“AS I lay in my hospital bed, I couldn’t see a thing. I’d had last-ditch surgery to save my eyesight, but as the doctor spoke I heard sadness in his voice. I went into shock as he explained I’d been left blind.
“When I was seven I’d jumped off a swing, breaking my arm, which triggered juvenile idiopathic arthritis. Within months my knees and ankles were swollen and painful, and by age ten I had to use a wheelchair.
“Unfortunately, school bullies would think it was funny to steal this from me and dump it somewhere in the school. At 14, though, physiotherapy helped me to walk again, and I began to feel like a ‘normal’ teenager.
“My doctor warned me that the arthritis could affect my sight in the future – it attacks organs as well as joints – so every six months I went for a check-up. I first noticed my vision was blurring in 2007, and my eyes became inflamed and watery. I was so upset that I told my mum, Angie, now 55, that I’d kill myself if I went blind. She tried to calm me down, but I felt so low.
“After laser-eye and cataract surgery and lens replacements in 2006, my sight was still poor, and in September 2007 I enrolled at a specialist blind college to learn Braille and take my A Levels. At this point, I could only see books and faces close-up, and decided to take an extra year to learn life skills at college, deferring university for a year. In September 2012, I felt ready to begin a course in psychology and criminal behaviour at university, moving into a shared house, where I formed a solid group of friends, including a boy called Grant who became a close friend.
“By June the next year, I could only see blurry shapes. I even had to take a university exam over the phone. I was given one last chance of surgery, but there were risks and I could end up totally blind, but I was desperate, so decided to go for it.
“After my operation in September 2013, the doctor shone a light into my eyes, but I couldn’t see anything. My eye had ruptured during surgery and he had been unable to save my sight. I didn’t cry – instead, I focused on comforting my friends and family.
“I stayed in hospital for two days, and once home it took months to learn how to get around my local area with a cane by myself. Grant was my rock, and in July 2014 we became a couple. In September, with help from the council’s disability support, I moved into a flat on my own after quitting university, as I didn’t feel I was getting the support I needed. That was when depression hit. After I admitted to Grant that I felt suicidal, he encouraged me to see my GP, who prescribed antidepressants. They helped lift my mood, which was when I decided to get a guide dog.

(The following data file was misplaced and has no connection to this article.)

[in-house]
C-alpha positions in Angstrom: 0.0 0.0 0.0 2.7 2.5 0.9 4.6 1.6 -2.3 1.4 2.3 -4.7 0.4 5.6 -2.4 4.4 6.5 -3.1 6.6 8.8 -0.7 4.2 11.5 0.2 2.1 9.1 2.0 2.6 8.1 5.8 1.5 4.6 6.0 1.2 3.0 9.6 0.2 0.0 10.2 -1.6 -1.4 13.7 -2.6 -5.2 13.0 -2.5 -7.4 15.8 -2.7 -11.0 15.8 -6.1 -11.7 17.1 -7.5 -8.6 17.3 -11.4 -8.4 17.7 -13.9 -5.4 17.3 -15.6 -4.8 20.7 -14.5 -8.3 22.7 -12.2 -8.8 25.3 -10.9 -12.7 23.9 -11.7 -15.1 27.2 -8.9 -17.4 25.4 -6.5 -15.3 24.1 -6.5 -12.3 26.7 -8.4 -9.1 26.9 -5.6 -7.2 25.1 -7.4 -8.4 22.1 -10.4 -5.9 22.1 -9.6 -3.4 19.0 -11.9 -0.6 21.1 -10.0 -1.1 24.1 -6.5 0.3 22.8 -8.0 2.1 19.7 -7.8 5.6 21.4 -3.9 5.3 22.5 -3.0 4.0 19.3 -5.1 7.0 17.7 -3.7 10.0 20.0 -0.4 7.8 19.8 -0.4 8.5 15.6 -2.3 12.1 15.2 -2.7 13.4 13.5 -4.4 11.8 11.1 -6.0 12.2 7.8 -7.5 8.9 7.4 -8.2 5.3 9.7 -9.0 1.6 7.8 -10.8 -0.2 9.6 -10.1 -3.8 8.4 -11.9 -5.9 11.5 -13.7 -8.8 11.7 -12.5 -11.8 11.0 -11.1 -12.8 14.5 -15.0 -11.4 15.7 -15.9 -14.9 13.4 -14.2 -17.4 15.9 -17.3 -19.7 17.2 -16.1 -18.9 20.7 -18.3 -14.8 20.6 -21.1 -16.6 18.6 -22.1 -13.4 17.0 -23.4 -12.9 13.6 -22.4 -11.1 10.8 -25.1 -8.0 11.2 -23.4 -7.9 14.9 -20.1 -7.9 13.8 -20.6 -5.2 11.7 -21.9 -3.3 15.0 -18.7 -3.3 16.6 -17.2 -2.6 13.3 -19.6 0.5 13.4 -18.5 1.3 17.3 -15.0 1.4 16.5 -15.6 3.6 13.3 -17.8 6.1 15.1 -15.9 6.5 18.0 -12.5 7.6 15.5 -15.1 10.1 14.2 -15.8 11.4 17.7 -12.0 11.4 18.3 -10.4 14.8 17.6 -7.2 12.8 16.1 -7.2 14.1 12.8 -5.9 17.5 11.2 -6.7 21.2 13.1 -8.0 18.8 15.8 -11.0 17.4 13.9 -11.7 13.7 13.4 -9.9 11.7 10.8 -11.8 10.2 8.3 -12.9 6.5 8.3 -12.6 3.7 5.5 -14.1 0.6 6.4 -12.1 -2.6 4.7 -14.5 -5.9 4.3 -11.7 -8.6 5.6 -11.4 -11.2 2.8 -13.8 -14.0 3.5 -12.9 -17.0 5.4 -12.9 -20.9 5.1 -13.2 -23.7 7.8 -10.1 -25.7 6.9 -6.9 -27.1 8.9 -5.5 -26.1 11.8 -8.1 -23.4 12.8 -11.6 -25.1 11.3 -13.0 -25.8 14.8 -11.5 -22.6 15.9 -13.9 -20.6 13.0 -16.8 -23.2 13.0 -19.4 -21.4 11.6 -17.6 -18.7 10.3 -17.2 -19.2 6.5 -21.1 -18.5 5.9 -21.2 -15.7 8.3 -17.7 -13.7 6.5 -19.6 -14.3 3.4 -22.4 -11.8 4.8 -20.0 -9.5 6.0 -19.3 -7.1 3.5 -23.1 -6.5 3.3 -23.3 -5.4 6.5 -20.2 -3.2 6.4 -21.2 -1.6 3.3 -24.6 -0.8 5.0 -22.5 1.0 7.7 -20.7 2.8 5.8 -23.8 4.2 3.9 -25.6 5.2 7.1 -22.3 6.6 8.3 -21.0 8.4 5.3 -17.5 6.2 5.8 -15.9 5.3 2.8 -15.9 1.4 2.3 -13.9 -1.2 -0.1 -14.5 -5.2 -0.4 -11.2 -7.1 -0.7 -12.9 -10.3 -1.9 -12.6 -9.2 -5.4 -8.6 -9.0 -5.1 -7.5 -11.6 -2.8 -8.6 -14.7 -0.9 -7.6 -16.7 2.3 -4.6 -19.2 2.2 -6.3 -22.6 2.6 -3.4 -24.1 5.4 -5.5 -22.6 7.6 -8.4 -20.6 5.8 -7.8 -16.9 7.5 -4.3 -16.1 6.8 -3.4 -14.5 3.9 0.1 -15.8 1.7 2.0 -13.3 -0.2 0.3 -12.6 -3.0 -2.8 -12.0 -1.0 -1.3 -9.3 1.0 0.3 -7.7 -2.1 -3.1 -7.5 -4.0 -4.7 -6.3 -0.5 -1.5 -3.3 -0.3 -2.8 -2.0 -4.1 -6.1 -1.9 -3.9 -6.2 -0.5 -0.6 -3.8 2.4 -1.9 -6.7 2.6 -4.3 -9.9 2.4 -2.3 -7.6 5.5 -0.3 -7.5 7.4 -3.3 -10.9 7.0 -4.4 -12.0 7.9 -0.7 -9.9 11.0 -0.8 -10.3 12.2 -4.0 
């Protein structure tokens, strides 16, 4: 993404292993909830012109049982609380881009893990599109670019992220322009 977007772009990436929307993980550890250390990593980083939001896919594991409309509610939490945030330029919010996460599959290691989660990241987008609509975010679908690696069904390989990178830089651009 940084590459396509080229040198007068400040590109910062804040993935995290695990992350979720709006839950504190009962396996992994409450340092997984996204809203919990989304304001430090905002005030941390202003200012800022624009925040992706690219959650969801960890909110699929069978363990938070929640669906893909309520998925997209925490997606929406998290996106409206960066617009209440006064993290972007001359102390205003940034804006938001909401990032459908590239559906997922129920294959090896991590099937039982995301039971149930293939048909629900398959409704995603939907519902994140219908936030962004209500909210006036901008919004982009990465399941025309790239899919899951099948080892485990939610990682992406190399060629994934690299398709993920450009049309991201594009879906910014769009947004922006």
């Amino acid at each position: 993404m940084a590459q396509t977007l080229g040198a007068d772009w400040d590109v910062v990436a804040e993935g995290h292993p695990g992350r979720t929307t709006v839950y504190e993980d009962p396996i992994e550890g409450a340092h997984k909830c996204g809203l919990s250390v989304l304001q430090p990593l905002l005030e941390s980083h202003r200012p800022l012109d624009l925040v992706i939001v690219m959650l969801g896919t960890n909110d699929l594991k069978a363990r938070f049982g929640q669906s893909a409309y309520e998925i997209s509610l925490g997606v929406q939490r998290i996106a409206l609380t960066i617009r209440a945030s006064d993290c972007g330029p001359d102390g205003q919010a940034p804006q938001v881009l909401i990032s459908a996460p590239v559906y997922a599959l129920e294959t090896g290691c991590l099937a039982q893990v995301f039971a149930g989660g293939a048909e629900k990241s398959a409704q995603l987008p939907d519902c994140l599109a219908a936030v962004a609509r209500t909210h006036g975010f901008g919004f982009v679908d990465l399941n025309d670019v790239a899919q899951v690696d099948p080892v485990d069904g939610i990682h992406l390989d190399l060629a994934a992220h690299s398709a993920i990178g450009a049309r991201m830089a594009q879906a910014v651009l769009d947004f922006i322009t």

“I met my dog, Ida, for the first time in January 2017, and she helped give me back my independence. Over the next two years, I focused on writing a blog about my journey with blindness, called Thinking Out Loud.
Juvenile idiopathic arthritis (JIA) affects around 15,000 children in the UK.
Around 10-30 per cent of children with JIA develop the eye condition uveitis, which can cause reduced vision and blindness.*
“When Grant proposed to me in May 2017, I immediately said yes and we set the date for March 16, 2020. But it was hard, because I couldn’t look at wedding magazines. Grant promised that he would help me plan everything, so we started looking at venues and he would describe each room to me, including colours and textures. Eventually, we settled on a beautiful converted barn in Cornwall.
“The biggest challenge was finding a dress. I tried on 25 dresses with my mum and sister Jordan, 20, and they told me I looked beautiful in every one, but I felt lost as I couldn’t see. Needing an honest opinion, I asked my two best friends, Lauren, 31, who is completely blind, and Ellie, 29, who is visually impaired, to help. They were able to touch and picture it in the way that I did, and eventually I found the perfect white dress.
“Our wedding day was perfect. In his speech, Grant said that he’d never met anyone as strong as me, which meant the world. Next year, we’re going on honeymoon to St Lucia, and we’d like to have a family one day. Being blind didn’t hold me back from planning my big day. Now I feel unstoppable.”